1. When blood is easily aspirated, stabilize the needle's hub and remove the syringe. A steady dripping of blood is to be expected. The presence of pulsatile blood flow should concern the practitioner for arterial puncture. Insert the guidewire into the needle hub and advance slowly. The guidewire should move quickly and only be inserted at a length that is 2 cm to 3 cm longer than the introducer needle. The proceduralist should never let go of the guidewire to avoid mishaps.
  2. While maintaining the guidewire position, slowly remove the needle.
  3. Using the scalpel, incise the skin at the puncture site while avoiding the guidewire.
  4. Insert the dilator over the guidewire and advance slowly through the incised puncture site. In general, the entire length of the dilator does not need to be inserted. The dilator only needs to be advanced to a depth that allows it to pass through the skin and enter the vessel slightly.
  5. Remove the dilator while maintaining the guidewire position, and then advance the central venous catheter over the guidewire.
  6. Attempt to aspirate blood from each access port of the catheter to ensure patency and then place hubs on each access port.
  7. Using the needle holder and silk sutures, suture the catheter in place.
  8. Place the antimicrobial disc over the catheter insertion site and apply the dressing.
  9. Confirm catheter placement via blood gas, x-ray, and pressure transduction.
  10. Perform documentation of the procedure in the medical record.


Complications from central venous access can be classified into early and late complications. Again, some of these are not specific to the femoral site and can occur with insertion at other central venous access sites.[7][8][9][10]


  • Arterial puncture could result in the formation of a hematoma
  • Hematoma formation could also result from routine placement
  • Bladder puncture. At our institution, we catheterize or insert a foley catheter before placement of a femoral central line
  • Hemorrhage
  • Catheter fragment resulting in a guidewire embolism
  • Cardiac dysrhythmias, particularly from high-lying central lines


  • Central Line-Associated Bloodstream Infection (CLABSI)
  • Phlebitis
  • Thrombosis
  • Erosion/perforation

The following are not complications, per se, but can lead to complications:

  • Uncooperative patient
  • Lack of experience/supervision
Early complications Late complications
Arterial puncture Central line-associated bloodstream infection
Hematoma Phlebitis
Bladder puncture Thrombosis
Guidewire embolism Erosion
cardiac dysrrhthymias Perforation

Clinical Significance

CLABSIs are the most common complication of central venous catheter placement. CLABSIs are a source of significant morbidity and mortality and increased healthcare costs. Most of the equipment, preparation, and technique described above have been incorporated into bundled practices and checklists that have been shown to reduce the incidence of CLABSIs. In adults, the femoral site is avoided due to evidence demonstrating a higher risk of bloodstream infection than other sites. However, this has not been shown in children, and the femoral site is preferred in this population due to ease of access. Lastly, long-term central venous access, such as PICCs, has also been associated with a lower risk of bloodstream infections.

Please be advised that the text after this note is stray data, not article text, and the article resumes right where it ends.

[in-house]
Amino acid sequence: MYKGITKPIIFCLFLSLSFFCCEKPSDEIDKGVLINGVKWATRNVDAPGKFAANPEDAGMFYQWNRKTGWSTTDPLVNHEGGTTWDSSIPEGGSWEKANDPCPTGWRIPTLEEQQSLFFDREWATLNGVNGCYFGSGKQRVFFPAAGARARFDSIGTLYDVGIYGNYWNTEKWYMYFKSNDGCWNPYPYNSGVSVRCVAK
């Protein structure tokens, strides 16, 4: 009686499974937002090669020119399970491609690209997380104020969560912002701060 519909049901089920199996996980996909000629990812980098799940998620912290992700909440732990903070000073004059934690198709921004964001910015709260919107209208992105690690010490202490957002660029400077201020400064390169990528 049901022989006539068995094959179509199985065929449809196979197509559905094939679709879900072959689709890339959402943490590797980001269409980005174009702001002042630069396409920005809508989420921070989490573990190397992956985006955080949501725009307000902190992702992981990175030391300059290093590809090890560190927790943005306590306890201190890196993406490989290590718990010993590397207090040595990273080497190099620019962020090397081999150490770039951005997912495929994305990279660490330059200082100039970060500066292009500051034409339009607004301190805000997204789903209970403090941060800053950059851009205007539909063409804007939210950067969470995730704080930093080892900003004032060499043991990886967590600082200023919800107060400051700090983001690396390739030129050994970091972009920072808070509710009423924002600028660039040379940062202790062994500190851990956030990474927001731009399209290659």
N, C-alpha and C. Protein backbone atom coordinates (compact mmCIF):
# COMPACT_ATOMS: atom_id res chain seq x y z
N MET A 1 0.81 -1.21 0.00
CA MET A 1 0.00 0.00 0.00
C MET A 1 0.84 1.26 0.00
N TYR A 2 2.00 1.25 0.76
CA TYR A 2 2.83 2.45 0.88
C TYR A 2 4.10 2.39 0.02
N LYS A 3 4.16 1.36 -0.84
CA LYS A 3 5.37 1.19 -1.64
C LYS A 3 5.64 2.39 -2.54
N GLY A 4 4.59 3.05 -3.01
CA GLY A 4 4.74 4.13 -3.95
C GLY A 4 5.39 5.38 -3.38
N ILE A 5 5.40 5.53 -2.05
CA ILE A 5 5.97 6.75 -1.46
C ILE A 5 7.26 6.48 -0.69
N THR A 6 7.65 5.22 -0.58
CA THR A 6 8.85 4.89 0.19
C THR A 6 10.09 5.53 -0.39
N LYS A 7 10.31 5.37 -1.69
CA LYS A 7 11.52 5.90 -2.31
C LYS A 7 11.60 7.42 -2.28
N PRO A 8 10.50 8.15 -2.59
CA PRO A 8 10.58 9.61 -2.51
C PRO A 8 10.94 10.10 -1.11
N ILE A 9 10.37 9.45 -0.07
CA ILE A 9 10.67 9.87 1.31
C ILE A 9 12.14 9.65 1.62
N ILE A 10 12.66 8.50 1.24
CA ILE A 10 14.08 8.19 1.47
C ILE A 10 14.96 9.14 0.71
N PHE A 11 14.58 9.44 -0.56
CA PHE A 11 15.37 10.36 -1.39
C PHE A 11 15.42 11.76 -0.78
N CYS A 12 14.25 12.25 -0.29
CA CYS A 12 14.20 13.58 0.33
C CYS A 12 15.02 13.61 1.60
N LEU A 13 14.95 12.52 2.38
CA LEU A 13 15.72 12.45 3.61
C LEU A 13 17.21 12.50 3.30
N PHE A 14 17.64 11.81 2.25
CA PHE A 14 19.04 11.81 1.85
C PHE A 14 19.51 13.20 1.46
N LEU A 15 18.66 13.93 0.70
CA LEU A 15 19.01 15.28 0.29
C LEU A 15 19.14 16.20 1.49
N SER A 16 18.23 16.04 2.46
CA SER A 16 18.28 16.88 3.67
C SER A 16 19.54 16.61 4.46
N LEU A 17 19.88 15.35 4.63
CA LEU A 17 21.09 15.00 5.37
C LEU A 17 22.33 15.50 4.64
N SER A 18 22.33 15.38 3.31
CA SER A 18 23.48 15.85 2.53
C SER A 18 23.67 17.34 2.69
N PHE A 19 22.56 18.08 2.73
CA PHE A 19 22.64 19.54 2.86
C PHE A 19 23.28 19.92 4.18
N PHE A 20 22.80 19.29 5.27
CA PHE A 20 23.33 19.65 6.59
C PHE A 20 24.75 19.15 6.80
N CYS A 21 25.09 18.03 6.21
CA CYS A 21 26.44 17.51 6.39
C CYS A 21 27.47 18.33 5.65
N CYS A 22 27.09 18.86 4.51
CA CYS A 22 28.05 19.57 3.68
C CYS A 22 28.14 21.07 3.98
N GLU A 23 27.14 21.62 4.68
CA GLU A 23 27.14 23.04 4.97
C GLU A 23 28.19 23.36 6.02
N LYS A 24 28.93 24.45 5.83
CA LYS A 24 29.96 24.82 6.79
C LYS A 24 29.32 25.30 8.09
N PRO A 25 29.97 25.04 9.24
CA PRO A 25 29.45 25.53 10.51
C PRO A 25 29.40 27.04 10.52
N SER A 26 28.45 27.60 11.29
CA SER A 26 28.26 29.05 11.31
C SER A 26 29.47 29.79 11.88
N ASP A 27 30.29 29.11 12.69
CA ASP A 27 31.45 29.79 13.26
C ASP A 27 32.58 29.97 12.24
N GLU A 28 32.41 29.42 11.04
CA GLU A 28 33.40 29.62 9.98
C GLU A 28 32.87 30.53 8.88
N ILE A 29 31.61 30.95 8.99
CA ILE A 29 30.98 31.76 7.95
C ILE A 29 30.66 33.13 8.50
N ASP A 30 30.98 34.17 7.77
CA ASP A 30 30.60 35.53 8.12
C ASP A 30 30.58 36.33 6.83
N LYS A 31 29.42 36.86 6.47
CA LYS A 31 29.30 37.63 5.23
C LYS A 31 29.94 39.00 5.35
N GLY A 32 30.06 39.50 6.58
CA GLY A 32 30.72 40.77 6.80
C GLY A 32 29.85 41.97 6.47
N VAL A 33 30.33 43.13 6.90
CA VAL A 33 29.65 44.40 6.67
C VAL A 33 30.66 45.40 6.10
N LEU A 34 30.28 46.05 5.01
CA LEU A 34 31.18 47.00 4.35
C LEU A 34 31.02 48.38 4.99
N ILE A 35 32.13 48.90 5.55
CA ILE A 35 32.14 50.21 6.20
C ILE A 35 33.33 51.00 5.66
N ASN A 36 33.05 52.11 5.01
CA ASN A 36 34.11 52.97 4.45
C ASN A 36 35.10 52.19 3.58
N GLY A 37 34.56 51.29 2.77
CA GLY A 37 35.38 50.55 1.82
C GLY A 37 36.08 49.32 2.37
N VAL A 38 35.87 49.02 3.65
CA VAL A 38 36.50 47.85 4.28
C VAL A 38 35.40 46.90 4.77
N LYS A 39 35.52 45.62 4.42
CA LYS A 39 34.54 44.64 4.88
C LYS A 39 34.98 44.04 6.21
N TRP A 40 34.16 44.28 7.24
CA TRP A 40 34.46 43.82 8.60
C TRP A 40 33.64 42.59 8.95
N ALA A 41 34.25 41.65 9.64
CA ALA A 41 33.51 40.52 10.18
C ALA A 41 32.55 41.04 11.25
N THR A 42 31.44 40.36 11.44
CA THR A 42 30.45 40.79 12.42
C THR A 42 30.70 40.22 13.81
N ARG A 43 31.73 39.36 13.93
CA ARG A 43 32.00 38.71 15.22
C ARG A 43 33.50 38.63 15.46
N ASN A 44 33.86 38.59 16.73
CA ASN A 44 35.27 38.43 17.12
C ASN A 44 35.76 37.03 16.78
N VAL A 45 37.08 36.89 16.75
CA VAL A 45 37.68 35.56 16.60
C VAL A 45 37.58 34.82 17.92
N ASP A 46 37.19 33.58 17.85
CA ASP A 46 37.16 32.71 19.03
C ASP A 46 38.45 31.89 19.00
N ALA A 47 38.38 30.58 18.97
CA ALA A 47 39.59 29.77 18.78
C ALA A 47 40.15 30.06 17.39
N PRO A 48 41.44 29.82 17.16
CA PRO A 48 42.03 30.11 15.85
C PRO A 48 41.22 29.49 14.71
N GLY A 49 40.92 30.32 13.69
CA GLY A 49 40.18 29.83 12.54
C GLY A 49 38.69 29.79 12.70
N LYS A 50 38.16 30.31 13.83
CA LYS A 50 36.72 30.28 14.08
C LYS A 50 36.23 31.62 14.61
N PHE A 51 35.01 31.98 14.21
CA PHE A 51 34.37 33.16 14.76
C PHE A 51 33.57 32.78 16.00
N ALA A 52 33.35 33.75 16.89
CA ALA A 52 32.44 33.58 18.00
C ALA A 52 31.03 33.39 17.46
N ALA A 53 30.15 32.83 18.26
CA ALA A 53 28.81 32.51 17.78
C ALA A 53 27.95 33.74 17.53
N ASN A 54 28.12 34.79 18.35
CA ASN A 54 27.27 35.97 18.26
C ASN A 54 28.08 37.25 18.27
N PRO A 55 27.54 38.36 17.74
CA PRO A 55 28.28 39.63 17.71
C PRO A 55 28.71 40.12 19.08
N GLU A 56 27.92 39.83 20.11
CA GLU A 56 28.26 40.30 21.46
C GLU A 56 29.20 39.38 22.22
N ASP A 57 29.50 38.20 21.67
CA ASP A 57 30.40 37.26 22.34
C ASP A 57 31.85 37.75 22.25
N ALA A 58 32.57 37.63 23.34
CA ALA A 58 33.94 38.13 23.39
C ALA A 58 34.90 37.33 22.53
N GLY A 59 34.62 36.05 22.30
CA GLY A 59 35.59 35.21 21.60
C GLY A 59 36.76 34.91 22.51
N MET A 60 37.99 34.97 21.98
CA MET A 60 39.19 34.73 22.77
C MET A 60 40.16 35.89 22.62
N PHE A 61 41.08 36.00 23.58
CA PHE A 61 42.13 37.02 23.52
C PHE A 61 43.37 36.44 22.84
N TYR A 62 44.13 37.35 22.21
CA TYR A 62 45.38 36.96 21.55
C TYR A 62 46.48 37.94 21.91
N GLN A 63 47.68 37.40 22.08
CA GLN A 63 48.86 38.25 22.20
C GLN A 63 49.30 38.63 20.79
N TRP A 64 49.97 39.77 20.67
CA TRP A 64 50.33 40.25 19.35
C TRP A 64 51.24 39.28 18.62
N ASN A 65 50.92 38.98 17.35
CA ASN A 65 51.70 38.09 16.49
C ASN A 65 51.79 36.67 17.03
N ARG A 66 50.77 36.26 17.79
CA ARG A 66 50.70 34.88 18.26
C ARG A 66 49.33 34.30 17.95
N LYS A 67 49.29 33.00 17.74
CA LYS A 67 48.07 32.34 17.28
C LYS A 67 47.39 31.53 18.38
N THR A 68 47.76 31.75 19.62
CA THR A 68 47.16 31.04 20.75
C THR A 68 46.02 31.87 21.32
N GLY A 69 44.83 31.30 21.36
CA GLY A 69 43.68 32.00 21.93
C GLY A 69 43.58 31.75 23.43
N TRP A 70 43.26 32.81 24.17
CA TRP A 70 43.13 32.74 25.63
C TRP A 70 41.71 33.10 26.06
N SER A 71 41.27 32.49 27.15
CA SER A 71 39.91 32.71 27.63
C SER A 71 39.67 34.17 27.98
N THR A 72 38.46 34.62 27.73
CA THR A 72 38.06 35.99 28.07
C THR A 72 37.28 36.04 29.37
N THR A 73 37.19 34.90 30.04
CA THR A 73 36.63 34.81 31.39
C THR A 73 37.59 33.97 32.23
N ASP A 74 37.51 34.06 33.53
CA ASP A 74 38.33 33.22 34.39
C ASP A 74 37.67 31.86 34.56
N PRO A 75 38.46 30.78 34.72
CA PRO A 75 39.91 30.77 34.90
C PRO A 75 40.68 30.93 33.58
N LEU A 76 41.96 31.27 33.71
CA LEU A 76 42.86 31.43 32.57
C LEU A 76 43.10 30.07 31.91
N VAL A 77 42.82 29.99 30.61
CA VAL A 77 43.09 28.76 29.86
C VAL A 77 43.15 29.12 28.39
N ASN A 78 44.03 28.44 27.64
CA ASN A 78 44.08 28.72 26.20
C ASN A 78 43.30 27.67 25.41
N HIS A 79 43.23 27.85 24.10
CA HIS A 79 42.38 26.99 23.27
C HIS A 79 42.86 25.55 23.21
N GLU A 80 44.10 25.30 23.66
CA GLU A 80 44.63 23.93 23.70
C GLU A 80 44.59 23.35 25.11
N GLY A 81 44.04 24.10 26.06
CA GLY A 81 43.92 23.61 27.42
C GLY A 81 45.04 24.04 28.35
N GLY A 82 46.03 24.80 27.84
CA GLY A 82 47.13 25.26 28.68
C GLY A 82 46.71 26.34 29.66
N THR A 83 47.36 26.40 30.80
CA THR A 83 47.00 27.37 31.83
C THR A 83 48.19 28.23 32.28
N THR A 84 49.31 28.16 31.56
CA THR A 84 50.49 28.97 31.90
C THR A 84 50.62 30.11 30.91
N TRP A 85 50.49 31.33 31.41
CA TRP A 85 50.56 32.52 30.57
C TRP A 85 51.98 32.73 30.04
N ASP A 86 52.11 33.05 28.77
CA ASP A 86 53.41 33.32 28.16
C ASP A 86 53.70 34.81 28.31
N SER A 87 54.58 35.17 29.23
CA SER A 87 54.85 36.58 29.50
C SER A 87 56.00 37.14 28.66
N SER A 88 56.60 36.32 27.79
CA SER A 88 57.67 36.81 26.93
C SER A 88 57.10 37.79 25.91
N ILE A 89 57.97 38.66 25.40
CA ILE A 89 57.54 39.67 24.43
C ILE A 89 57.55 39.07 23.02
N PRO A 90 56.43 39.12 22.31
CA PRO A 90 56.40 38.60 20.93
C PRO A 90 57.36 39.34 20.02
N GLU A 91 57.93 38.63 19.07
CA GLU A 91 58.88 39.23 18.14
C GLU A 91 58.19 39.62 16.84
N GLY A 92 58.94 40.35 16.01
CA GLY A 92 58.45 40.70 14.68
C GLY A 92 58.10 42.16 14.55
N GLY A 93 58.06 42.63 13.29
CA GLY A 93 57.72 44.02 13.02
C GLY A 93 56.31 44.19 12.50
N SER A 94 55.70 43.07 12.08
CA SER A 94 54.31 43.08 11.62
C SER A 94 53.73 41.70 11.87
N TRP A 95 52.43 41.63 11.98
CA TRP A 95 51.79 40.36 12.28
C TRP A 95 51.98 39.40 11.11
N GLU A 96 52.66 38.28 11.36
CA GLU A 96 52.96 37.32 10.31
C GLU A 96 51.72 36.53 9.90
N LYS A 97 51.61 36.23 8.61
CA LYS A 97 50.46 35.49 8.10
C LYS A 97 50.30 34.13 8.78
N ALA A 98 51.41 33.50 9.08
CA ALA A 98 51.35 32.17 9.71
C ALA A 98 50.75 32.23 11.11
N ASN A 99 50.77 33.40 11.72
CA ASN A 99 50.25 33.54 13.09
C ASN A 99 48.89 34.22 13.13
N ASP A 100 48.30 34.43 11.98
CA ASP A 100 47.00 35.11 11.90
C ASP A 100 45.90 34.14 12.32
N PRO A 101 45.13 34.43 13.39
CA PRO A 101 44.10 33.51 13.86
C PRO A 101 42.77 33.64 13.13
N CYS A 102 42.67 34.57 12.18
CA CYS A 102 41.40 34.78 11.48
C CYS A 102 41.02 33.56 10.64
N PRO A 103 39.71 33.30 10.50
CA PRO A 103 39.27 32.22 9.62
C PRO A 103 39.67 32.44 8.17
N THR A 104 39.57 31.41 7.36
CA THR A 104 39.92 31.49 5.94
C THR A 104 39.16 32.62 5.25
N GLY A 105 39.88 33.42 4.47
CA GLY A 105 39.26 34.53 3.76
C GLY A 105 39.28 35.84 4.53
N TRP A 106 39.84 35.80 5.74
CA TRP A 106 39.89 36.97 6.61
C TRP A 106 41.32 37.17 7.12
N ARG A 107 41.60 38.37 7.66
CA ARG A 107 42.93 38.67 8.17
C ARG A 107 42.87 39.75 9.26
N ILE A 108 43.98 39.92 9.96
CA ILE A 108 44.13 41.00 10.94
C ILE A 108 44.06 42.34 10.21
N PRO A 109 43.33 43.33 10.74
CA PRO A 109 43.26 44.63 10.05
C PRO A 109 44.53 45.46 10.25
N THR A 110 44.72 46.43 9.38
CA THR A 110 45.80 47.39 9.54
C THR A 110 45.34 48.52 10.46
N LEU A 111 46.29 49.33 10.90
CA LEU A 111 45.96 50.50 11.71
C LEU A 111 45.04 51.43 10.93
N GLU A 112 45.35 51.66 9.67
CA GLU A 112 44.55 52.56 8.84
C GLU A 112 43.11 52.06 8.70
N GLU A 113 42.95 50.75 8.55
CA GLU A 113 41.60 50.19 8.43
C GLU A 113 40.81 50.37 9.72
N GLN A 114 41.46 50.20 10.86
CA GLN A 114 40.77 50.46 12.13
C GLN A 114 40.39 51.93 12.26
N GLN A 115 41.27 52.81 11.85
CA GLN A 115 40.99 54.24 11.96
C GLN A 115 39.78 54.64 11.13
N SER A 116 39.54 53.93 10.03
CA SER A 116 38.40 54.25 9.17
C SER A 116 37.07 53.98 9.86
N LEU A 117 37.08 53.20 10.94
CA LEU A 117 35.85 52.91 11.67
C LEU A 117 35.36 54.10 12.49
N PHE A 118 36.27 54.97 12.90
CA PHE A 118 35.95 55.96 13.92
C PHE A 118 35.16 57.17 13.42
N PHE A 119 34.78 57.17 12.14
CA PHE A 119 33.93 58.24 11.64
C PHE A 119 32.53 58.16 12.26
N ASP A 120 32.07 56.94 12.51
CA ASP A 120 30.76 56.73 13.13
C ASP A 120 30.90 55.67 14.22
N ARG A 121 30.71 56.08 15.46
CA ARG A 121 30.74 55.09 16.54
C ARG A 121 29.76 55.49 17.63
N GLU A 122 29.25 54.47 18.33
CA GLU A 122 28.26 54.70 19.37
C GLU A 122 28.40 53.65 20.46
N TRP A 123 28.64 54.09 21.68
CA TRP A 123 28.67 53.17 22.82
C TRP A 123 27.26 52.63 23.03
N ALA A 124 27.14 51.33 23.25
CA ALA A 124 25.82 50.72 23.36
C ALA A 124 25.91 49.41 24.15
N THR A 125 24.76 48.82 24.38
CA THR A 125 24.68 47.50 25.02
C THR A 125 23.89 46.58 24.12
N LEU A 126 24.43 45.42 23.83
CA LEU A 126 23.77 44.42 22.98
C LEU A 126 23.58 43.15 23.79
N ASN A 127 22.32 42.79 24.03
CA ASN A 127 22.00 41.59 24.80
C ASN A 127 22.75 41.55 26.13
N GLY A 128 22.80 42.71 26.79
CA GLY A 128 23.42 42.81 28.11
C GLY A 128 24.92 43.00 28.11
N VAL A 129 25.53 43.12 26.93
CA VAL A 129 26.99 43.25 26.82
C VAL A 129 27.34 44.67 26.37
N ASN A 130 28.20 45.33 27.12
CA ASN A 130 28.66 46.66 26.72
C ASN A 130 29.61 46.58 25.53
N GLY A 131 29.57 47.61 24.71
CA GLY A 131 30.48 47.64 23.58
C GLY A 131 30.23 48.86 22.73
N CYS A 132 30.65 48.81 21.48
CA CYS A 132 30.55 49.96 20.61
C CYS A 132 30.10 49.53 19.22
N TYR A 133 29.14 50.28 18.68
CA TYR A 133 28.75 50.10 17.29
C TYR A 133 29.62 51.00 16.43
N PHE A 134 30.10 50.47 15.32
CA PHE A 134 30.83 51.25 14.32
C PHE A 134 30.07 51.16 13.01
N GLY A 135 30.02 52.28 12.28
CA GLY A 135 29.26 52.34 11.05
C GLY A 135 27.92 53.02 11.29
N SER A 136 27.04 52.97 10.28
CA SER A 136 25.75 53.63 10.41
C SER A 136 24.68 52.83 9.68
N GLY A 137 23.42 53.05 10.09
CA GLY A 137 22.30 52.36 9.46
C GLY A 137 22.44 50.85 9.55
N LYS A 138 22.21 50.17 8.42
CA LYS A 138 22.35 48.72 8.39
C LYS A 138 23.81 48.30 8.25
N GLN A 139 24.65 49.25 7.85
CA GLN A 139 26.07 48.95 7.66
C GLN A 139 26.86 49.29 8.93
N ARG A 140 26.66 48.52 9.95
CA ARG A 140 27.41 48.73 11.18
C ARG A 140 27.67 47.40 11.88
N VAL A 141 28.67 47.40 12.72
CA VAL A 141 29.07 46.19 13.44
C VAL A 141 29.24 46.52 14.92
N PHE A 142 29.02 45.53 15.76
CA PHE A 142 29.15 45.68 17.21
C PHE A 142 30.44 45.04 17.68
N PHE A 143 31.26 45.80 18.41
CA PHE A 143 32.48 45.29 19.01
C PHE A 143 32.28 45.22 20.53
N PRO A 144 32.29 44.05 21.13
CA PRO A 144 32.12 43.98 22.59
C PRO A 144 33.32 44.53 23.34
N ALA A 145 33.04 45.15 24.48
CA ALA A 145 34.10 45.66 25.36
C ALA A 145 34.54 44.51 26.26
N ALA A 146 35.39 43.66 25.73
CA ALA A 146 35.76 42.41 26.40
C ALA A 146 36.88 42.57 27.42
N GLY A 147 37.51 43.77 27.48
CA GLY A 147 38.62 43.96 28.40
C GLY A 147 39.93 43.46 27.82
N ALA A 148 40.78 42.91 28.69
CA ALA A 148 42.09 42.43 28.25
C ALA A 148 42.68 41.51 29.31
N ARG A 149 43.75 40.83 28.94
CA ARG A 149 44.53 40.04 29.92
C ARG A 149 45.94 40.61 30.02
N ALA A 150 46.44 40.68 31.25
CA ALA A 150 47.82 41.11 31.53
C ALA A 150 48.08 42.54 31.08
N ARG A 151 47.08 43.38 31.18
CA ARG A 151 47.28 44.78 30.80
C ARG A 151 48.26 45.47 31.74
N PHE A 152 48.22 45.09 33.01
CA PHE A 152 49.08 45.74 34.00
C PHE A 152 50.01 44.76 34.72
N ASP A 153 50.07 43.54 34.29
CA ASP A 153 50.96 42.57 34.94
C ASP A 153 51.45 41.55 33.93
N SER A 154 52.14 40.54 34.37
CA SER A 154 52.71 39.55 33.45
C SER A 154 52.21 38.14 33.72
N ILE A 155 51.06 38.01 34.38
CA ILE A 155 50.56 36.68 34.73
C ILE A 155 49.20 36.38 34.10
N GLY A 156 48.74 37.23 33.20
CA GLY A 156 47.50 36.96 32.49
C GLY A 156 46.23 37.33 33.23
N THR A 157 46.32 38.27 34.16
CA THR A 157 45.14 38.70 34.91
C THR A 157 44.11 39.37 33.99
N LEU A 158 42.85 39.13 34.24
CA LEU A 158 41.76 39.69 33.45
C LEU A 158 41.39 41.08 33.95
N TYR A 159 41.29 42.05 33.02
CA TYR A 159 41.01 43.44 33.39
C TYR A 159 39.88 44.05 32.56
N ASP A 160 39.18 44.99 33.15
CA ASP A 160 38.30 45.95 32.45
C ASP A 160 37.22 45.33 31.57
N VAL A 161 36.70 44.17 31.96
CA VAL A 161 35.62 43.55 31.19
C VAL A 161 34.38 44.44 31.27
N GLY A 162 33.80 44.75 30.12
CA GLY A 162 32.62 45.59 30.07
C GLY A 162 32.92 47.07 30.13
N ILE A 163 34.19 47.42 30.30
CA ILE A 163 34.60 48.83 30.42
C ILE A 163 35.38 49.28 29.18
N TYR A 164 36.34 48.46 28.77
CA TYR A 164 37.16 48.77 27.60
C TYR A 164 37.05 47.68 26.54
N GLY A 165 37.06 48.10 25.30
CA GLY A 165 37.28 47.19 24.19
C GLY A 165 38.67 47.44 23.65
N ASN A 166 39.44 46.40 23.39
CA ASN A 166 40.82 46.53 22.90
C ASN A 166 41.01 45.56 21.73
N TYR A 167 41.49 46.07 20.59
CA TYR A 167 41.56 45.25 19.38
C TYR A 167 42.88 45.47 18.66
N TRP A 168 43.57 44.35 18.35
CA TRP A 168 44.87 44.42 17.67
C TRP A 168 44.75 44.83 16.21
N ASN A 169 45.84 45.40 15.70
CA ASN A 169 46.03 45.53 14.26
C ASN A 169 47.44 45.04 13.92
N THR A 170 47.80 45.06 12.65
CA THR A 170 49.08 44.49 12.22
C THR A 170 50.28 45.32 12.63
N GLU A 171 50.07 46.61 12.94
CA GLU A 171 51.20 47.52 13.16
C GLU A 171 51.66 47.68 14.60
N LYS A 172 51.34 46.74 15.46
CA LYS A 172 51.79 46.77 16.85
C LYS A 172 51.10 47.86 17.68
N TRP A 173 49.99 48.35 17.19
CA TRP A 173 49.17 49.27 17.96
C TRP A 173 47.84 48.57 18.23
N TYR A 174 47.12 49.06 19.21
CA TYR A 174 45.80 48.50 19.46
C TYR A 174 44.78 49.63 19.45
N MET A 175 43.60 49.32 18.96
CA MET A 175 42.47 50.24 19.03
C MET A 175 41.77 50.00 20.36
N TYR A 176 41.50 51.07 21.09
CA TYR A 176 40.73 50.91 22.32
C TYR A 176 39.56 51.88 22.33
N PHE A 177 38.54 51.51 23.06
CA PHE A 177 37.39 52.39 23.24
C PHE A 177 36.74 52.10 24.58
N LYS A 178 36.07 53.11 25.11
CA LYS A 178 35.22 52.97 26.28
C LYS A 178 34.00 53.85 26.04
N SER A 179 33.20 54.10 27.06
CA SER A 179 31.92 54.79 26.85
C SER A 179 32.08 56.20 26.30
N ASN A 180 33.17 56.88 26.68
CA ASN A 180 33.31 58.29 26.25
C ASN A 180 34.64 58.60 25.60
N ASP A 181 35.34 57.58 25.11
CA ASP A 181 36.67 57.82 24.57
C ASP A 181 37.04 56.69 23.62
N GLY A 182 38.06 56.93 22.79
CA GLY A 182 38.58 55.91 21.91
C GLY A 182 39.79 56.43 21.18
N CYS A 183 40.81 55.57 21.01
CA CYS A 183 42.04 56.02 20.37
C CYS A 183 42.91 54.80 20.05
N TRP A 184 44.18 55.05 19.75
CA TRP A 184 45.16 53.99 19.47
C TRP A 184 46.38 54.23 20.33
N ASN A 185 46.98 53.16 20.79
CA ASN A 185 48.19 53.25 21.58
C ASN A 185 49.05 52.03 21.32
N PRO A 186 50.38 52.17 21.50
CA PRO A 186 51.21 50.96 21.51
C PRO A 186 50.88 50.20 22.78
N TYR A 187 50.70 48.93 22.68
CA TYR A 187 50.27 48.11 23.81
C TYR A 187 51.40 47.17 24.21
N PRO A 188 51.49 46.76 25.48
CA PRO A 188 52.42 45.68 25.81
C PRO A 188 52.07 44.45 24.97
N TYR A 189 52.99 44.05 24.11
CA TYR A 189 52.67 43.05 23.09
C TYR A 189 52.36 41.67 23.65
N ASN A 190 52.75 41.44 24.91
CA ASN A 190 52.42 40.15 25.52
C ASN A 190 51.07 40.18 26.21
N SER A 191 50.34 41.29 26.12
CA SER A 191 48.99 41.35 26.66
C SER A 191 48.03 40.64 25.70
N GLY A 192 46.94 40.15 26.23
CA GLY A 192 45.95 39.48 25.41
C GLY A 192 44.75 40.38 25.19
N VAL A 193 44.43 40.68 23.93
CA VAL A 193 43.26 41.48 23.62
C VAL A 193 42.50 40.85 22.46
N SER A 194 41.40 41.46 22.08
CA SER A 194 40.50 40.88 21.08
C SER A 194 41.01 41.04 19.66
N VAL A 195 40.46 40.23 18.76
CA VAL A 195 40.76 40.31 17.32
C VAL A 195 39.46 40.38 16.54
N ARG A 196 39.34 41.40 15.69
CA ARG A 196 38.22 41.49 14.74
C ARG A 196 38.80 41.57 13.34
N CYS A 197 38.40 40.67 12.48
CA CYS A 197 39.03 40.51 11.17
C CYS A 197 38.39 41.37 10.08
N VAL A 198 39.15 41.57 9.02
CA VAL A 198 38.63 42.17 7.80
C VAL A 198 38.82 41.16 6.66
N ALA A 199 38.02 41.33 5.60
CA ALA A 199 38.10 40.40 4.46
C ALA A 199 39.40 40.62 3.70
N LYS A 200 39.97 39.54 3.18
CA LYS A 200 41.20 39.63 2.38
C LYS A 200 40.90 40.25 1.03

Enhancing Healthcare Team Outcomes

A clinician usually performs femoral vein cannulation, but the nursing staff monitors the line. In general, femoral vein cannulation is not preferred because the groin site is challenging to keep clean, and patient ambulation is difficult. These lines should not be kept for more than 24 to 48 hours. Nurses should monitor the site for bleeding, infection, and hematoma. The only benefit of a femoral line is that, unlike a subclavian or IJ central line, the risk of a pneumothorax is non-existent. Interprofessional care coordination between nurses and clinicians is crucial; the nurse should promptly report any concerns, including possible infection, so corrective measures can be implemented if necessary. Any problems should also be noted in the patient's permanent medical record. This interprofessional approach will enable optimal outcomes with the fewest adverse events. [Level 5]

(Click Image to Enlarge)
This image shows different access in the body for central venous catheterization.
This image shows different access in the body for central venous catheterization.
Contributed by Dr Amina Tariq

(Click Image to Enlarge)
This figure illustrates femoral triangle, bounded superiorly by inguinal ligament, laterally by medial border of sartorius muscle and medially by lateral border of adductor longus muscle. Clinically this area is used for femoral vvein access for central venous catheterization. From medial to lateral the structures are in the following order VAN; femoral vein, femoral artery and femoral nerve.
This figure illustrates femoral triangle, bounded superiorly by inguinal ligament, laterally by medial border of sartorius muscle and medially by lateral border of adductor longus muscle. Clinically this area is used for femoral vvein access for central venous catheterization. From medial to lateral the structures are in the following order VAN; femoral vein, femoral artery and femoral nerve.
Contributed by Dr Amina Tariq
Article Details

Article Author

Danny Castro

Article Author

LeeAnne M. Martin Lee

Article Editor:

Beenish S. Bhutta


3/18/2023 11:41:52 PM